Saturday, September 02, 2006

Judge throws out voter registration rules

Associated Press

CLEVELAND - Volunteers and paid canvassers in voter registration drives across Ohio can go ahead with their efforts over the Labor Day weekend without concern about new state rules, a judge said.

U.S. District Judge Kathleen O'Malley issued an order from the bench Friday, saying she recognized how important voter registration efforts tend to be over the holiday weekend, and immediately set aside several provisions of a recent Ohio election reform law. A detailed written order is expected next week.

The rules seem to set up barriers against registering voters and appear to violate the First Amendment, the judge said.

A coalition of voter advocacy groups and Democratic lawmakers had sued the state, arguing the regulations should be thrown out. The plaintiffs claimed the rules were intimidating and impaired their registration drives, particularly in low-income and minority areas, because the rules carry potential criminal penalties.

"Anybody who even reasonably helps someone else register to vote could face criminal prosecution," O'Malley said. "Anybody would be chilled in these circumstances."

Voters should ignore references to criminal penalties on the registration forms effective immediately, the judge said Friday. She gave the secretary of state's office five days to remove references to the rules and penalties on its Web site.

"Voting rights in Ohio have just been emancipated and now, our goal is to replace fear with enthusiasm," said the Rev. Tony Minor, one of the plaintiffs who has led voter registration efforts in the city's black community.

The rules required those who register people to vote to submit the forms in person or by mail to the local board of elections. They also mandated online training for those who are paid to register voters.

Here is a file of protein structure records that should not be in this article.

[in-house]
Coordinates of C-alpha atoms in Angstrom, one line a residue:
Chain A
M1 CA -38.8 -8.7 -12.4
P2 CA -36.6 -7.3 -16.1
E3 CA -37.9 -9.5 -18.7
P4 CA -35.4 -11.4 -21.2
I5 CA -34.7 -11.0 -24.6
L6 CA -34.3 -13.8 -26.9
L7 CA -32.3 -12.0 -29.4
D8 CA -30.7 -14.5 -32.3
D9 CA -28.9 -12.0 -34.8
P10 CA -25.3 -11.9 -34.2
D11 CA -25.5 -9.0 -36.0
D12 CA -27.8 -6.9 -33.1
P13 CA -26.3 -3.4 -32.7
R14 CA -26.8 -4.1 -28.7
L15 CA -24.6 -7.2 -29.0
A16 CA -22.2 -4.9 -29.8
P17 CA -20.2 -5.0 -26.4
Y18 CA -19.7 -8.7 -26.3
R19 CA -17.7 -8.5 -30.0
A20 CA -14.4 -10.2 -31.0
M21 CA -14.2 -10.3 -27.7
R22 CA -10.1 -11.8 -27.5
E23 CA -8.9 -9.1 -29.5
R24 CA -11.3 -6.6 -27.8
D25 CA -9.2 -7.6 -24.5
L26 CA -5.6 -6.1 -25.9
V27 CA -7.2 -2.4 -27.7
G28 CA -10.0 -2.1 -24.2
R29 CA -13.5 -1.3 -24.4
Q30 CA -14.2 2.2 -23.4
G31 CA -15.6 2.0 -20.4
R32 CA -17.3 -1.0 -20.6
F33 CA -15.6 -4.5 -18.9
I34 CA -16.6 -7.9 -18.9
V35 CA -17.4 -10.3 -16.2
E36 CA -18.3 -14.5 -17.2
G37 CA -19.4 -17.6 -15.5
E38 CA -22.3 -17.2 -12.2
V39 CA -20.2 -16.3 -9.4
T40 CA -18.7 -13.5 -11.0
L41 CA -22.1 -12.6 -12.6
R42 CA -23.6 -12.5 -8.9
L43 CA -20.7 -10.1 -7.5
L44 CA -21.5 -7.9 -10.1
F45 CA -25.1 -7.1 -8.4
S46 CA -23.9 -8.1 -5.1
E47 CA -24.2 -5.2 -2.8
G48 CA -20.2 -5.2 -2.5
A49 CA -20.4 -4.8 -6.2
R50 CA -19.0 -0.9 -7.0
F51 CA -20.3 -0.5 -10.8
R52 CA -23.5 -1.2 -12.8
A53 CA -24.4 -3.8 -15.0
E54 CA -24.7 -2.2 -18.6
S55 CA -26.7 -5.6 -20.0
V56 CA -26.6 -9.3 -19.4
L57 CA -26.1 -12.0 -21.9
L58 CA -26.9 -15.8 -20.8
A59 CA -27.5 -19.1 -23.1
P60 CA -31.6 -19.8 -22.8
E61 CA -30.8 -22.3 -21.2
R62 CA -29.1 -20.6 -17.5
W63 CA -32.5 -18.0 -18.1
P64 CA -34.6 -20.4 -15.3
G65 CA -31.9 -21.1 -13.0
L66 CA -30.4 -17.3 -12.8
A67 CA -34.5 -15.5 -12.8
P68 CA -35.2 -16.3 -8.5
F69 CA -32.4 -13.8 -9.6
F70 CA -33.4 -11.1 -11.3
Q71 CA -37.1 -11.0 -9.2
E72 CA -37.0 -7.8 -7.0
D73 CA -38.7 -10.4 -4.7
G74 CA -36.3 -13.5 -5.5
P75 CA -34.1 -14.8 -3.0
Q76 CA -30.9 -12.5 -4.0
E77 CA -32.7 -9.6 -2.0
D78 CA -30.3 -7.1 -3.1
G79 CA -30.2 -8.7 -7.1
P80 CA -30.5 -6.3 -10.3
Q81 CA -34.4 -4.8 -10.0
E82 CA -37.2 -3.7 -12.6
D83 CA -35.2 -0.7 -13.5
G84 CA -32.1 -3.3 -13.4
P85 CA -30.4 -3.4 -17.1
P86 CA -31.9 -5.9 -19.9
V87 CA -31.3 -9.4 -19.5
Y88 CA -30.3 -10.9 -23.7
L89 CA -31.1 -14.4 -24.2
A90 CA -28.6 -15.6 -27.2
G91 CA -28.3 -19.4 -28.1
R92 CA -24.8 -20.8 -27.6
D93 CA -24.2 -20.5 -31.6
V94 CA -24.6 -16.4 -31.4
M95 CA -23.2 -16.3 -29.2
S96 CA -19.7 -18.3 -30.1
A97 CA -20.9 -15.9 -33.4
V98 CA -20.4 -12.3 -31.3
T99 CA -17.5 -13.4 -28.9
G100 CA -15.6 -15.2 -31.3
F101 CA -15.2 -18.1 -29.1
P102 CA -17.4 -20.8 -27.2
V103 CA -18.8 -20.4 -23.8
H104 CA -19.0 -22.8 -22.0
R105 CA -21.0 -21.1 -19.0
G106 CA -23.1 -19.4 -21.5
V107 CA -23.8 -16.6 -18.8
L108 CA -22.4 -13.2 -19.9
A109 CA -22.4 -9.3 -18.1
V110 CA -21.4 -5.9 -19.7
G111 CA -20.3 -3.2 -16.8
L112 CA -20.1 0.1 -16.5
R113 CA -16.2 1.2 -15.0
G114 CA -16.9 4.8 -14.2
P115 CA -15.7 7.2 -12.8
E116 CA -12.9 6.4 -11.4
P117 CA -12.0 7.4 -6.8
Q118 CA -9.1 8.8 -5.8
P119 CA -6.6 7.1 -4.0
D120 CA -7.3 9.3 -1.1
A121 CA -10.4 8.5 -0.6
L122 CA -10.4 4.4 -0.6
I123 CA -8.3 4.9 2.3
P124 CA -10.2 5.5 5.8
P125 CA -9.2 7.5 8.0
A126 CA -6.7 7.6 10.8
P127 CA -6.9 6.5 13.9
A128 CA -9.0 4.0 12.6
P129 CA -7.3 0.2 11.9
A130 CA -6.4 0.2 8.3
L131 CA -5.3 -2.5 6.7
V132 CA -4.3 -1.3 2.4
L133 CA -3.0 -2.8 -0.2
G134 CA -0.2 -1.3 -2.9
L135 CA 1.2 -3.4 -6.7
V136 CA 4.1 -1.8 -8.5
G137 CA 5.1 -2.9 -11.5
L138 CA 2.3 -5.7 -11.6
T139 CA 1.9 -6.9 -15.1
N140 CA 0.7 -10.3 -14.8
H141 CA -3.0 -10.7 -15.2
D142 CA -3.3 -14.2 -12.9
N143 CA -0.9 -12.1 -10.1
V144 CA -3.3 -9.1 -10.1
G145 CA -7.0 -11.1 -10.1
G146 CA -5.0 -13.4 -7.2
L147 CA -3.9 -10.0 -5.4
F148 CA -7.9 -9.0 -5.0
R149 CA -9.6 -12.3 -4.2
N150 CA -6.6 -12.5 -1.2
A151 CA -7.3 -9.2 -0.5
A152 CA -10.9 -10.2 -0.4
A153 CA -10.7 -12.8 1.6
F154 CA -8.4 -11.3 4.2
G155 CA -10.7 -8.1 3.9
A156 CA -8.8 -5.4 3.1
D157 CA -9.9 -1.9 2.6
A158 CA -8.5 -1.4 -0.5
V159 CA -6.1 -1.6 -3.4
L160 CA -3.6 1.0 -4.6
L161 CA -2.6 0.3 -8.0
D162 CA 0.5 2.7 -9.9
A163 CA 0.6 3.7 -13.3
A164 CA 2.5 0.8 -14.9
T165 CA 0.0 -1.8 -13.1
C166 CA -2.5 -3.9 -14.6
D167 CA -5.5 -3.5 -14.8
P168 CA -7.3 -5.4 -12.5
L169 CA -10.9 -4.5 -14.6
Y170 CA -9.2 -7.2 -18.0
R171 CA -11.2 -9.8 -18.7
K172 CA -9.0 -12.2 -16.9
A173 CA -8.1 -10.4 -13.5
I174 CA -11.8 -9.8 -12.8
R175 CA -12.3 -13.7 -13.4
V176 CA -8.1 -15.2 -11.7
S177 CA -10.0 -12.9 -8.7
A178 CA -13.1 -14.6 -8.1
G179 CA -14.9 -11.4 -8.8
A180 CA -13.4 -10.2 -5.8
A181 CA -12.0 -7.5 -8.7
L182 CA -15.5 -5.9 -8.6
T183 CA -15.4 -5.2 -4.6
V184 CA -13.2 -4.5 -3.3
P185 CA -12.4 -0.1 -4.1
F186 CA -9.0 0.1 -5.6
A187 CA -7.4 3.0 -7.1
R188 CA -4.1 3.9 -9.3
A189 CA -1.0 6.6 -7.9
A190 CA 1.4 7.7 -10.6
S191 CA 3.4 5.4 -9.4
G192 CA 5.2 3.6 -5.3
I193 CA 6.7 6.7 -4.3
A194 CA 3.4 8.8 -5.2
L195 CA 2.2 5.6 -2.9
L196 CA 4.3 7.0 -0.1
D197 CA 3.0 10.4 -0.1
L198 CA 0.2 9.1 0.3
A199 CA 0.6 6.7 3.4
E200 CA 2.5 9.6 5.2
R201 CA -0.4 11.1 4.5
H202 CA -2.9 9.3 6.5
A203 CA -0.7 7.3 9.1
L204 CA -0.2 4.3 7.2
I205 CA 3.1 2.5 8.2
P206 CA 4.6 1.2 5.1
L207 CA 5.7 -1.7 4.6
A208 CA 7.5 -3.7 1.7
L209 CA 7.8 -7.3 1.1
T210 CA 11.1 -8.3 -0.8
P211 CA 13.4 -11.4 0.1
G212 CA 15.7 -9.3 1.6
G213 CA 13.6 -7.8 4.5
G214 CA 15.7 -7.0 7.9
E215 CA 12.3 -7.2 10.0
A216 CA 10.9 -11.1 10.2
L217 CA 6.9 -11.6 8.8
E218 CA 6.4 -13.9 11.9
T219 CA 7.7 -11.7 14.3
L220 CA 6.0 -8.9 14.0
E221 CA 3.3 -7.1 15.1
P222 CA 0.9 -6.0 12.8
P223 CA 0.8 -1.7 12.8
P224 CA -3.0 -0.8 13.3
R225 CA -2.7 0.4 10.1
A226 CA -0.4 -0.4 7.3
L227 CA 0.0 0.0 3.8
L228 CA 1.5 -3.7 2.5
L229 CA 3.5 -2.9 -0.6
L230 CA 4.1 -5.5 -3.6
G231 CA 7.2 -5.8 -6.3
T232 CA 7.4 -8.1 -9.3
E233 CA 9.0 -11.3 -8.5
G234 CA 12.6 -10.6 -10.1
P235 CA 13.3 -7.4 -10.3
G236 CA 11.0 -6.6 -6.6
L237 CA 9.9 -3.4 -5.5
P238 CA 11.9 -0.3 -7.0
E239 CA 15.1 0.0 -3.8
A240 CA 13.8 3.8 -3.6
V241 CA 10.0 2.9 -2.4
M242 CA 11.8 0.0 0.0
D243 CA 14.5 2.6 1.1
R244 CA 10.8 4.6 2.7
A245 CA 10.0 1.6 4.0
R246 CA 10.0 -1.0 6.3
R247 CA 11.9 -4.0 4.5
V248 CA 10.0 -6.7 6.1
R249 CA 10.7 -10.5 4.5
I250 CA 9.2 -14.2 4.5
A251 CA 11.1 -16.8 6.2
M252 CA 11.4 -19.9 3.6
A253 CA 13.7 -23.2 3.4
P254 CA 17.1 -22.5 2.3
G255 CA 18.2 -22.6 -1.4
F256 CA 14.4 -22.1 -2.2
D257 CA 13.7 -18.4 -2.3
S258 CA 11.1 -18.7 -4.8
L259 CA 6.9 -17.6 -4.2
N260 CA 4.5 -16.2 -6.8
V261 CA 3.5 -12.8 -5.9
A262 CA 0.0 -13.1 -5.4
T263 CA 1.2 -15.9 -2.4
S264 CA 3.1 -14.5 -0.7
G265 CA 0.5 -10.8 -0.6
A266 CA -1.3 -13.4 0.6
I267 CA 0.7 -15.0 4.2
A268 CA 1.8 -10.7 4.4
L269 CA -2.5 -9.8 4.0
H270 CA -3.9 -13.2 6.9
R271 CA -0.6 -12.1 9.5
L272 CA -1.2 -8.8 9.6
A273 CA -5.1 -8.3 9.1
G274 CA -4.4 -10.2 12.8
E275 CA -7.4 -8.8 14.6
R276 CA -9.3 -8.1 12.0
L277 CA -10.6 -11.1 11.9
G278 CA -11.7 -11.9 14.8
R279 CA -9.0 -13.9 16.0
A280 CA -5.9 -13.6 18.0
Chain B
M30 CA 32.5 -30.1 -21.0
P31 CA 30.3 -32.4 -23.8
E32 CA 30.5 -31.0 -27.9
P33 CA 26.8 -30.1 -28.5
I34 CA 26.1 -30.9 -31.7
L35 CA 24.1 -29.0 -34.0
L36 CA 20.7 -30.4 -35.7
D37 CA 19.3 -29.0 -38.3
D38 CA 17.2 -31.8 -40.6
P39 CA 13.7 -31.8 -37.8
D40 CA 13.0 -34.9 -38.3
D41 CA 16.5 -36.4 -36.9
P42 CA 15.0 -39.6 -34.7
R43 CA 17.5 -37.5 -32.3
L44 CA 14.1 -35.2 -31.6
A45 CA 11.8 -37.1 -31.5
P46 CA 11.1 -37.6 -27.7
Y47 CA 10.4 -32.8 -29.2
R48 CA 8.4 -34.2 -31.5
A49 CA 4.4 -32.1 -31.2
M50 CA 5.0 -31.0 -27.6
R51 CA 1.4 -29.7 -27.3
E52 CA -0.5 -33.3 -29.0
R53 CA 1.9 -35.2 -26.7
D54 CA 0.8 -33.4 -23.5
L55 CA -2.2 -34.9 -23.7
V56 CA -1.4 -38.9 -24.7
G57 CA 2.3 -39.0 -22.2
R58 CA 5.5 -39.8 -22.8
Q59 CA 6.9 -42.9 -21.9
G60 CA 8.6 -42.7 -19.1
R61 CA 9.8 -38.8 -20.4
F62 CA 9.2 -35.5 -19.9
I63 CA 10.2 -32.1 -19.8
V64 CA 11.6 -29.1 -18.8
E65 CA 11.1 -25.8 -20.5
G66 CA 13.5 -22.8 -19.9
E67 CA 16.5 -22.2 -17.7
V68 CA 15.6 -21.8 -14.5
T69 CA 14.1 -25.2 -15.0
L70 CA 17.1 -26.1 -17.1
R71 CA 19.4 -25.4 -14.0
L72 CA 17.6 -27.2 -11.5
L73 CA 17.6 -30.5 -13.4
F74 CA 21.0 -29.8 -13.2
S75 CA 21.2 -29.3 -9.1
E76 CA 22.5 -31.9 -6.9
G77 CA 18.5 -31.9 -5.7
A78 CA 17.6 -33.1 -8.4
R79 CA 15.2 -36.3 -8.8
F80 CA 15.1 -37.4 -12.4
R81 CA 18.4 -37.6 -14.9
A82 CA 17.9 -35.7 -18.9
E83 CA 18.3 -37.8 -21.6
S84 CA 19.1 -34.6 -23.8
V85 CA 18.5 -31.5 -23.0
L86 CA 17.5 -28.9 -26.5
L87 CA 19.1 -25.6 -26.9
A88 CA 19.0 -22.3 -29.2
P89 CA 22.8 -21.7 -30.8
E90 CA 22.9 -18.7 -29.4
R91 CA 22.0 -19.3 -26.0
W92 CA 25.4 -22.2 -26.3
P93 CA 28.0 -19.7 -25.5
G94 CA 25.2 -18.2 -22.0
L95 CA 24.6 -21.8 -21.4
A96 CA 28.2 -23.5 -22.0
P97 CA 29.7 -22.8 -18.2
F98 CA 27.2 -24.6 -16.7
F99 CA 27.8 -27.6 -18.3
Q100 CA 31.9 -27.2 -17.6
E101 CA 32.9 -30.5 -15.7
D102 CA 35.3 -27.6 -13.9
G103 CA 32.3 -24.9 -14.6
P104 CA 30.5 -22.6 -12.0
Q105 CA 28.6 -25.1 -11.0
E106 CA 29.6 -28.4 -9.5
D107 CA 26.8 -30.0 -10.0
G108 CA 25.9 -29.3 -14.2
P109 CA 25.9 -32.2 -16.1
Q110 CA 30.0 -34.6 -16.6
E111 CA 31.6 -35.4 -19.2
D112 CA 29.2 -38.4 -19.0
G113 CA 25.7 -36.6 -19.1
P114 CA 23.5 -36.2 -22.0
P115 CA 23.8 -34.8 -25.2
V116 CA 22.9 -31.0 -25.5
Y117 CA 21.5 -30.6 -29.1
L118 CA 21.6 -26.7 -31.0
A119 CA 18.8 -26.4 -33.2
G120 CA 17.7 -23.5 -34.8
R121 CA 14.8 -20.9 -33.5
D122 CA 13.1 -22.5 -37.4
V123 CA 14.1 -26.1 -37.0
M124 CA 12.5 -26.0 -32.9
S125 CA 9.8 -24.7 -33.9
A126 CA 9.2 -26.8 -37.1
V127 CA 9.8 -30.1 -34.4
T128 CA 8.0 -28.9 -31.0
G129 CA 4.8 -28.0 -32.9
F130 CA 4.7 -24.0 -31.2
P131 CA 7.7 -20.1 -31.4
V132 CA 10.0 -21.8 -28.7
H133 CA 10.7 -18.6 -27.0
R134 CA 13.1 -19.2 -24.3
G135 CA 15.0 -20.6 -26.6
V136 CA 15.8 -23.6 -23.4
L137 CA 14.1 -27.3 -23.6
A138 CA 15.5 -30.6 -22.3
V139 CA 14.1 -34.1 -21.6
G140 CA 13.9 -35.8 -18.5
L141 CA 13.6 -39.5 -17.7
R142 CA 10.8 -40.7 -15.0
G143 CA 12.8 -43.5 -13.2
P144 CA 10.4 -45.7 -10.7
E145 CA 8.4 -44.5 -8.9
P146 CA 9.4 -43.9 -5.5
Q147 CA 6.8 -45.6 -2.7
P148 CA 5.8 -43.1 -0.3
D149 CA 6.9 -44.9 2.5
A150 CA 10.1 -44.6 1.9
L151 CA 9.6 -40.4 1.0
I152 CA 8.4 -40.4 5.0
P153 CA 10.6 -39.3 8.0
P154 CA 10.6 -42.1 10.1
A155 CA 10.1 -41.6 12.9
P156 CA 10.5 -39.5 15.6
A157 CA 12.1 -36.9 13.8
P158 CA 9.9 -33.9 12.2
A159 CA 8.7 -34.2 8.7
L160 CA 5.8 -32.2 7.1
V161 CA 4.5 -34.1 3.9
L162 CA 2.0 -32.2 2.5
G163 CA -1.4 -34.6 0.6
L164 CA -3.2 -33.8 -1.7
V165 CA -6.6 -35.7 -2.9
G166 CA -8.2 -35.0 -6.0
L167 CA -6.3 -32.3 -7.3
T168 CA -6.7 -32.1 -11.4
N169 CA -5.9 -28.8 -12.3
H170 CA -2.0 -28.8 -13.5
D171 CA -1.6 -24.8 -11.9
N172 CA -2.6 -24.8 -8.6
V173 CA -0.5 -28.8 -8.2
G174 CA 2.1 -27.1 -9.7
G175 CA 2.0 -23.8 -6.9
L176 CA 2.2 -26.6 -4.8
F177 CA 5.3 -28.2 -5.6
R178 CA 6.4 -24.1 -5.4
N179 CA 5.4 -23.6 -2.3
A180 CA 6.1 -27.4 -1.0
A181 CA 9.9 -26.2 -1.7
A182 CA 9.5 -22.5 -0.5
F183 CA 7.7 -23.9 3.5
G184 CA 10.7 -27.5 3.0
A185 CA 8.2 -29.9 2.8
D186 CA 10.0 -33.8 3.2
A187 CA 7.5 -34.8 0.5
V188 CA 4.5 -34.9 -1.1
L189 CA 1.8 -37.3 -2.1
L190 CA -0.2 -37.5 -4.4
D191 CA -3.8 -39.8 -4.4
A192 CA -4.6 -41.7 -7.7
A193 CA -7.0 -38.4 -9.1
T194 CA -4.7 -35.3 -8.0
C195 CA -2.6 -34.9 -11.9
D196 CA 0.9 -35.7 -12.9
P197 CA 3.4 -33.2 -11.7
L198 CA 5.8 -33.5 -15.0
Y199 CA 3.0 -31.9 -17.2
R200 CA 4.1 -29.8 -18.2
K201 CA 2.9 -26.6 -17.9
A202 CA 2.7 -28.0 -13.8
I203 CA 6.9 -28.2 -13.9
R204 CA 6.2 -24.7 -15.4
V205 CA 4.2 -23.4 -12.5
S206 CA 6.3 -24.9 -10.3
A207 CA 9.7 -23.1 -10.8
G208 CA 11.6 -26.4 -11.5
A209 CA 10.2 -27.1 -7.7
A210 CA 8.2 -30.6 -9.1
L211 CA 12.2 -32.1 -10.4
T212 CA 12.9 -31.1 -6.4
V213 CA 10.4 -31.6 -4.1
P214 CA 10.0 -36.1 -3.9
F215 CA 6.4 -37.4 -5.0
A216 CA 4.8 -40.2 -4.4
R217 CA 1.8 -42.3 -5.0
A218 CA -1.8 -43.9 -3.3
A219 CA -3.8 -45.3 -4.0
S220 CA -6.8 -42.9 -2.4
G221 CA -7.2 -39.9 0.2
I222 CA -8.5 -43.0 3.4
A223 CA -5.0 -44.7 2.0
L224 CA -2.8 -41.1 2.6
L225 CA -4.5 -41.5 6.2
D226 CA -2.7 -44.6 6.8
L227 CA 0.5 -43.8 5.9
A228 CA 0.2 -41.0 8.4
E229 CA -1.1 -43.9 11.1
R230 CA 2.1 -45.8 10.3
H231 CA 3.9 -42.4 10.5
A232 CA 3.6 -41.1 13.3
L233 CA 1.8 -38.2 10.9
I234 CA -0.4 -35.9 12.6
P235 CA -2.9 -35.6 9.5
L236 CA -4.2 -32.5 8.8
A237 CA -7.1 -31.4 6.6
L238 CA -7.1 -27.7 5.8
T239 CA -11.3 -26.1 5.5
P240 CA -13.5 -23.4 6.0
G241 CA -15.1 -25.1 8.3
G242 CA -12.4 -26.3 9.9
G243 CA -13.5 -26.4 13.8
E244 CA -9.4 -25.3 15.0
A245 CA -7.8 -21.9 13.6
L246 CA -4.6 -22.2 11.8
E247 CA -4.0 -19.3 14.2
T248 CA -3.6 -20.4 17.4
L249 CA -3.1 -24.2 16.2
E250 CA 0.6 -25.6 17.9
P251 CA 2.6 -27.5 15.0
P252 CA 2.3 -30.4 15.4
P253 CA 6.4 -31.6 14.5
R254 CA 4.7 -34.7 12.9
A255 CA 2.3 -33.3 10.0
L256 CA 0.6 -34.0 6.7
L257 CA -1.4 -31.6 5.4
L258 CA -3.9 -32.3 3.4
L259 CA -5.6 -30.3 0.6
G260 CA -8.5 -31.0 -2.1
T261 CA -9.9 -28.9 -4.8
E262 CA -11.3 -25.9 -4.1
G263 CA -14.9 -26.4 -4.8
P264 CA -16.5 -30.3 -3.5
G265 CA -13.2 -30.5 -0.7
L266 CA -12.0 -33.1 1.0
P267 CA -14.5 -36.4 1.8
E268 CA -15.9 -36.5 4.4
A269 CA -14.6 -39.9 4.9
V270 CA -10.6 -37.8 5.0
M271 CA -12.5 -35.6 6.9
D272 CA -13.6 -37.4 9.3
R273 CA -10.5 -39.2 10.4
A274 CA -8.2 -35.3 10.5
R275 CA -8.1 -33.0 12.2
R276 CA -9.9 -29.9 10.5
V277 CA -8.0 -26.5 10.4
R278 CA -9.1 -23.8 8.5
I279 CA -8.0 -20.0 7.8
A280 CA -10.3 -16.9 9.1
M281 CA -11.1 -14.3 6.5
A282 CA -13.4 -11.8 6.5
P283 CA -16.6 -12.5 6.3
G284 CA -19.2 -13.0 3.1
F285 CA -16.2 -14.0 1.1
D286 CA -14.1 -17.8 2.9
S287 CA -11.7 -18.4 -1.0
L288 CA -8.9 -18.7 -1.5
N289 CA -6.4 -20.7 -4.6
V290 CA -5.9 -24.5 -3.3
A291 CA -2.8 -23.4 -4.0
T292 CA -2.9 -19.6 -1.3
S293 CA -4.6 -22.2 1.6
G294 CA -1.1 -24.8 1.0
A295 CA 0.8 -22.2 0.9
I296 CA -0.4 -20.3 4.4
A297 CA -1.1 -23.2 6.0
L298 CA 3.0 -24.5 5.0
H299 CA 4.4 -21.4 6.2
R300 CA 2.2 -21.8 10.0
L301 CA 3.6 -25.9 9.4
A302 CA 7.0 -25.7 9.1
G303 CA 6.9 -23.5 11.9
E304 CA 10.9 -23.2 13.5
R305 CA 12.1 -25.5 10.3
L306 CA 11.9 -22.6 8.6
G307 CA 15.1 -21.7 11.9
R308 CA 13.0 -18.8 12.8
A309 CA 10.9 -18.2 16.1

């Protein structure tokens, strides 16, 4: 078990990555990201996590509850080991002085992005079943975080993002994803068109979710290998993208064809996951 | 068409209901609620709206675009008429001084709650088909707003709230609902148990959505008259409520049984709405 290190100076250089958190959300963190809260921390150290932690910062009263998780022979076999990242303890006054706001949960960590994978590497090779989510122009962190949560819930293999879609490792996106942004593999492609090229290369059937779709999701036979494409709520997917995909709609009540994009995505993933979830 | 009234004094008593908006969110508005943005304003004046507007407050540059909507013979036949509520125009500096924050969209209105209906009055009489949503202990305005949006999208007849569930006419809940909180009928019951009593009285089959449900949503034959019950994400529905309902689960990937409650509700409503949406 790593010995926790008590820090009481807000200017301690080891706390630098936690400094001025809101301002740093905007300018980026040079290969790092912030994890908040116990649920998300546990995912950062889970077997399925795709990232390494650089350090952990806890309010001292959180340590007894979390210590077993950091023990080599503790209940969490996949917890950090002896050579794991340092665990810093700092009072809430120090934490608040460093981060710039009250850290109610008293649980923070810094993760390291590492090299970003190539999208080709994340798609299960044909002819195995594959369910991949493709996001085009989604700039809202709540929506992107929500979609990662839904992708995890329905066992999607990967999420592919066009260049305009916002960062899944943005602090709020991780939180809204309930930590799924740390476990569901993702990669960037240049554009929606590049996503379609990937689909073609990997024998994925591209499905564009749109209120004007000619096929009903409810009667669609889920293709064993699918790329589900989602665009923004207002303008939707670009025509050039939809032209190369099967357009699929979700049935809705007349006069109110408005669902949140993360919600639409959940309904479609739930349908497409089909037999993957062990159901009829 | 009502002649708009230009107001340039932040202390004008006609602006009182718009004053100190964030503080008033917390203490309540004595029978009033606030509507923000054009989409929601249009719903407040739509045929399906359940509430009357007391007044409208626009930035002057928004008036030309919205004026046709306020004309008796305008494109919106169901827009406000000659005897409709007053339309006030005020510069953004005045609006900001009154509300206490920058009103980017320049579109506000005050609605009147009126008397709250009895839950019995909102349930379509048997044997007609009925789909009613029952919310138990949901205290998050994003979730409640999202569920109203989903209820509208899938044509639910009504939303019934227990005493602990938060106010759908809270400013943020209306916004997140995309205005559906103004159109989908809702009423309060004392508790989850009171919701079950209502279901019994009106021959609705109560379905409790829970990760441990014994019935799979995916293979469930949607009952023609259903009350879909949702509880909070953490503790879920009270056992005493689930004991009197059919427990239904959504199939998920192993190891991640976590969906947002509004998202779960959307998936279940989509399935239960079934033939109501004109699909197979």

The state said the rules were needed to guard against voter fraud and did not stop anyone from registering to vote.

Secretary of State Ken Blackwell, the Republican candidate for governor, plans to comply with the order and not appeal, said Larry James, an attorney for Blackwell's office. Blackwell had said previously he had to abide by the intent of Ohio law.

"We are glad this matter is cleared up and we are prepared to move forward with the voting registration process," James said.

Blackwell told The Associated Press that he didn't expect political fallout from the decision. "Our campaign efforts were indifferent to the judge's decision. We were ready to get our job done regardless of what the rules of play were," he said.

O'Malley discounted Ohio's claim that the rules are designed to guard against fraud. She also said the Ohio registration rules seem to go against the spirit of the National Voting Rights Act of 1965 that government should "assist in reducing barriers to registration wherever possible."

She said the training requirements would seem to add to administrative burdens and that the registration process generally is not complicated and is self-explanatory.

The ruling applies only to the parts of the election law dealing with voter registration. The rest of the law was not affected.

O'Malley's order comes just days after a federal judge in Miami declared a Florida voter registration law unconstitutional. U.S. District Judge Patricia Seitz said penalties for violations threatened free speech rights and said political parties were unfairly exempted.


Strike up another one for the good guys!

"We were ready to get our job done regardless of what the rules of play were" - Ken Blackwell, Republican candidate for governor

Call me flip but I don't think one should refer to voting law as 'rules of play'. I suppose people with little or no respect of such things have no qualm doing so.